By the end of the century, if cities continue to grow at current rates, the world’s urban space may expand by 618,000 square miles—the equivalent of building another city the size of Manhattan nearly every day for the next 78-plus years.
A new book called The Ideal City, from Space10, Ikea’s Copenhagen-based innovation lab, takes inspiration from 53 current cities to consider how future cities might evolve to grow sustainably. “We have an unprecedented opportunity to rethink the way we design our cities to create a better, safer, healthier, and a more inspiring everyday life for the people living there, while boosting the local economy and also tackling the accelerating climate crisis head-on,” says Simon Caspersen, communications director at Space10.
“It almost sounds like a ‘too good to be true’ proposition,” he says. “If it was that simple, wouldn’t all cities already be doing this? What we realized is that our cities are planned, designed, and developed in silos, so we wanted to take a holistic approach by gathering world-leading thinkers, architects, designers, researchers, entrepreneurs, city planners, and community leaders around the same table. In doing so, we can draw patterns in the chaos and combine it with real projects from around the world to showcase that all these ideas explored in the book are doable today.”
The book looks at dozens of examples of urban innovation. In an abandoned subway station in London, a heat pump captures extra heat from a nearby train line and pipes it to nearby homes in the winter. In another part of the city, a cohousing building for seniors is designed to fight loneliness. In Ho Chi Minh City, Vietnam, an office building covered in planters grows food. In Harbin, China, a recently built park was designed to act like a sponge for stormwater. In Lavale, India, a school for girls from low-income families was built from materials reclaimed from demolished buildings to keep costs low. In Copenhagen, a playground makes use of an empty rooftop.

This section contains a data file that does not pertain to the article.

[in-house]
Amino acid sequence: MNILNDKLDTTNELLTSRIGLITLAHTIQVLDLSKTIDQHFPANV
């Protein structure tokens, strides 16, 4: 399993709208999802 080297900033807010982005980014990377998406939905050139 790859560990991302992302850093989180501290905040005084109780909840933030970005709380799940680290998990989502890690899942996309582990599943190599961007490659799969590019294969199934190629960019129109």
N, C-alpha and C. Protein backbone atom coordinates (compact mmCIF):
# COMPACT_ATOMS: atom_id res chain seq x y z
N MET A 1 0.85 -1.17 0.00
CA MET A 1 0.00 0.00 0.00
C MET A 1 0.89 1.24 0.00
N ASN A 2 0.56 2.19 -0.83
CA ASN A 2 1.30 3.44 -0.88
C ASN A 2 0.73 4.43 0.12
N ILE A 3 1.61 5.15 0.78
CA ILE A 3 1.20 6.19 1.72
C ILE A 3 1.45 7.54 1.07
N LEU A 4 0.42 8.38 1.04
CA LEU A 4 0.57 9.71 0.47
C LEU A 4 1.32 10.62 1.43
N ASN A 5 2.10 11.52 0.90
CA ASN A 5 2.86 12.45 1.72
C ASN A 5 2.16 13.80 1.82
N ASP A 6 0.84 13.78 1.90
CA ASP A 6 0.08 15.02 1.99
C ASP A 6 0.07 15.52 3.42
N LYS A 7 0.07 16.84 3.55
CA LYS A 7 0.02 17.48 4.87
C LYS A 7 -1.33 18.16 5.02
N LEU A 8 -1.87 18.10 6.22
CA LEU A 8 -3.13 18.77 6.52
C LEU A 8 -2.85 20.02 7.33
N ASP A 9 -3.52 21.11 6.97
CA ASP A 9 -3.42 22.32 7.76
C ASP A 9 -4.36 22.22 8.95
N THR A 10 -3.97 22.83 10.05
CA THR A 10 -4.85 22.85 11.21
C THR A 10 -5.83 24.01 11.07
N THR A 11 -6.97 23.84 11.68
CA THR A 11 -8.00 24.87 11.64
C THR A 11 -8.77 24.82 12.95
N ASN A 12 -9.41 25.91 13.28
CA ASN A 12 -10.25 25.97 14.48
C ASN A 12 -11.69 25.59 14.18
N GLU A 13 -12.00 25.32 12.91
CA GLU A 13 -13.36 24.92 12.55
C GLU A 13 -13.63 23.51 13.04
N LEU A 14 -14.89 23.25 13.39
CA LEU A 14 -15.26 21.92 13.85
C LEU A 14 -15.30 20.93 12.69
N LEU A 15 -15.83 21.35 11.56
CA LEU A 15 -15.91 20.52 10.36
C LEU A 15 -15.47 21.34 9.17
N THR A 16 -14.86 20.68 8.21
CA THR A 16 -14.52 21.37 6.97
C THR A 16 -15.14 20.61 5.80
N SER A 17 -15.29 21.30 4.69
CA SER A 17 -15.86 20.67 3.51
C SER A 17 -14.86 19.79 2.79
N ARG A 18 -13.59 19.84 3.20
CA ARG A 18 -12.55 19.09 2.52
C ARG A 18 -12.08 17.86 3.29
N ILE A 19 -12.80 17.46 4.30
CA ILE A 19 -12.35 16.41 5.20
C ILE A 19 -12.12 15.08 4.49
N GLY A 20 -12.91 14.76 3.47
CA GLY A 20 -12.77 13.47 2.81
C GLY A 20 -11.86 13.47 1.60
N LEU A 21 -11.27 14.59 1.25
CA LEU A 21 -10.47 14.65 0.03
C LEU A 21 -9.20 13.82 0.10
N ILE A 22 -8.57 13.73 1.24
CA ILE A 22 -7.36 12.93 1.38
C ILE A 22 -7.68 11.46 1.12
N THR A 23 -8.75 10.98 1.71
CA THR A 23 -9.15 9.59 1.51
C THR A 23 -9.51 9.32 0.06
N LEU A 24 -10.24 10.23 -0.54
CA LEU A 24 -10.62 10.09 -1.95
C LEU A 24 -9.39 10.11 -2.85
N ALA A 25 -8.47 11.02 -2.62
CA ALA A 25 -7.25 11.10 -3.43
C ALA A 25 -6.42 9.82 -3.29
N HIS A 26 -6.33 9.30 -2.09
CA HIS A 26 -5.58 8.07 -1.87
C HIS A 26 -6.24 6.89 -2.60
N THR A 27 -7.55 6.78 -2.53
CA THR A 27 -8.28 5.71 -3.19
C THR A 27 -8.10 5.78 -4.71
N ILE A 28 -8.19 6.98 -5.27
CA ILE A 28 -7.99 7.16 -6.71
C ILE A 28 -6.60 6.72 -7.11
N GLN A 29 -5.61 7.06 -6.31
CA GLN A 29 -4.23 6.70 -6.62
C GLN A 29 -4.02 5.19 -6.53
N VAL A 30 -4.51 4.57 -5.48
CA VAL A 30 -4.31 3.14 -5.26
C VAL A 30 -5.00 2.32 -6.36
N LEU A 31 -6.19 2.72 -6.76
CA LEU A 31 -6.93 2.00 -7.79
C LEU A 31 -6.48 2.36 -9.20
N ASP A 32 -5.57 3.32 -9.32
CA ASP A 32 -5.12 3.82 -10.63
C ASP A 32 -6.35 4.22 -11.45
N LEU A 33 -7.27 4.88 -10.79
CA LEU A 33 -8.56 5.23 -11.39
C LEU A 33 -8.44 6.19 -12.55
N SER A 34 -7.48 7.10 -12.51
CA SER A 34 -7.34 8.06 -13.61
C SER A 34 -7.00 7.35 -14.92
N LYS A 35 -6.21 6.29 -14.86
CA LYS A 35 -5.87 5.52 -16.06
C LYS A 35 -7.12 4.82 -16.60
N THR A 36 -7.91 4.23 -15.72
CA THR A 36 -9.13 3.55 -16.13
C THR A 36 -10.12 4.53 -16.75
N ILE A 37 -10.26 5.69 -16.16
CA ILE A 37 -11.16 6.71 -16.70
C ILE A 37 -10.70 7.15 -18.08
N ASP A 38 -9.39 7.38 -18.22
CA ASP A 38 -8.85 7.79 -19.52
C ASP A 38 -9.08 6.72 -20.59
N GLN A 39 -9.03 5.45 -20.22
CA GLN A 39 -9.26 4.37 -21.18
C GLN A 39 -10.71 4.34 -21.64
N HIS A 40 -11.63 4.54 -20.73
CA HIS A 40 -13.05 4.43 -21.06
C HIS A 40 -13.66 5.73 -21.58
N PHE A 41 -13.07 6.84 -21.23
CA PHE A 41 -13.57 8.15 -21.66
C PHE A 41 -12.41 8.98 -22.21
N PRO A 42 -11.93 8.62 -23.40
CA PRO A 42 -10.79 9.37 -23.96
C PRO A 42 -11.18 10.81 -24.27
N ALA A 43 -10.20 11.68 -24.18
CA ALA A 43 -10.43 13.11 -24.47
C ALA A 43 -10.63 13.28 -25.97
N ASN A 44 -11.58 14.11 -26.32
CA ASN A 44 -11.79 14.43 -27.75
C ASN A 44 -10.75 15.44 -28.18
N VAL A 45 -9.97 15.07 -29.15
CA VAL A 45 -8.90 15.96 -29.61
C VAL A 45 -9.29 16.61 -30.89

Not all of the designs would make sense in every city. The book, Caspersen says, is meant to be more like a cookbook that city planners and designers can use to browse through the world’s collective creativity. The team suggests that an “ideal” city has five core principles: It’s resourceful, meaning that it’s both ecologically and economically sustainable, and built on the idea of a circular economy. It’s accessible, meaning that it’s built for diversity, and housing is affordable. It’s shared, meaning it builds community and it’s designed to spark social interactions. It’s safe, meaning, among other things, that it’s protected from climate impacts and it provides safe food, water, shelter, and access to green space and healthcare. And it’s desirable, meaning that it’s a place where people want to be and spend time outside.
All of this is achievable, Caspersen argues. “If 2020 showed us anything, it is that humanity has the capacity to respond—in solidarity, together—to our common challenges,” he says. “Cities are right at the heart of so many of these challenges we face, and therefore also at the heart of the solutions. We have the power to decide which direction we want to go in, and I put my faith in people. And we see so many hopeful examples out there. For instance, Paris mayor Anne Hidalgo was recently reelected by campaigning the idea of the ’15-minute city’ and just a few weeks ago announced that she’s turning one of the most famous avenues in the world, Champs-Élysées, into an ‘extraordinary garden’ that prioritizes people over cars. The more of these examples we can find and celebrate, those that work for both the people and the planet, the better we are equipped to make them travel.”